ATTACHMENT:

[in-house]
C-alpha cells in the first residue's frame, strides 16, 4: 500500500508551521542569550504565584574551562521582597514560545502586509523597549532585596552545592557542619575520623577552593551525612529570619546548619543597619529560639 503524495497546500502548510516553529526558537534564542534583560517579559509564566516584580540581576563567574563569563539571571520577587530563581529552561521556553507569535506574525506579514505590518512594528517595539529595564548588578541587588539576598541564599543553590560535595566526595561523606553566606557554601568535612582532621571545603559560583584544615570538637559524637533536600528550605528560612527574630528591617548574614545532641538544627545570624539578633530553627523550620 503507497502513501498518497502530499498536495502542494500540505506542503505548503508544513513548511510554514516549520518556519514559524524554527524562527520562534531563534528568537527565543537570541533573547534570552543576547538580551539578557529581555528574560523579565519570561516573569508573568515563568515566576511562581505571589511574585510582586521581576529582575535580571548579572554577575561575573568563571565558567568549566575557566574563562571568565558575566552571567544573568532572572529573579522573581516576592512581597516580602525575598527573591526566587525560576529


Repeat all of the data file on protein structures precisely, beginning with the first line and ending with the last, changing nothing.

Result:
[in-house]
C-alpha cells in the first residue's frame, strides 16, 4: 500500500508551521542569550504565584574551562521582597514560545502586509523597549532585596552545592557542619575520623577552593551525612529570619546548619543597619529560639 503524495497546500502548510516553529526558537534564542534583560517579559509564566516584580540581576563567574563569563539571571520577587530563581529552561521556553507569535506574525506579514505590518512594528517595539529595564548588578541587588539576598541564599543553590560535595566526595561523606553566606557554601568535612582532621571545603559560583584544615570538637559524637533536600528550605528560612527574630528591617548574614545532641538544627545570624539578633530553627523550620 503507497502513501498518497502530499498536495502542494500540505506542503505548503508544513513548511510554514516549520518556519514559524524554527524562527520562534531563534528568537527565543537570541533573547534570552543576547538580551539578557529581555528574560523579565519570561516573569508573568515563568515566576511562581505571589511574585510582586521581576529582575535580571548579572554577575561575573568563571565558567568549566575557566574563562571568565558575566552571567544573568532572572529573579522573581516576592512581597516580602525575598527573591526566587525560576529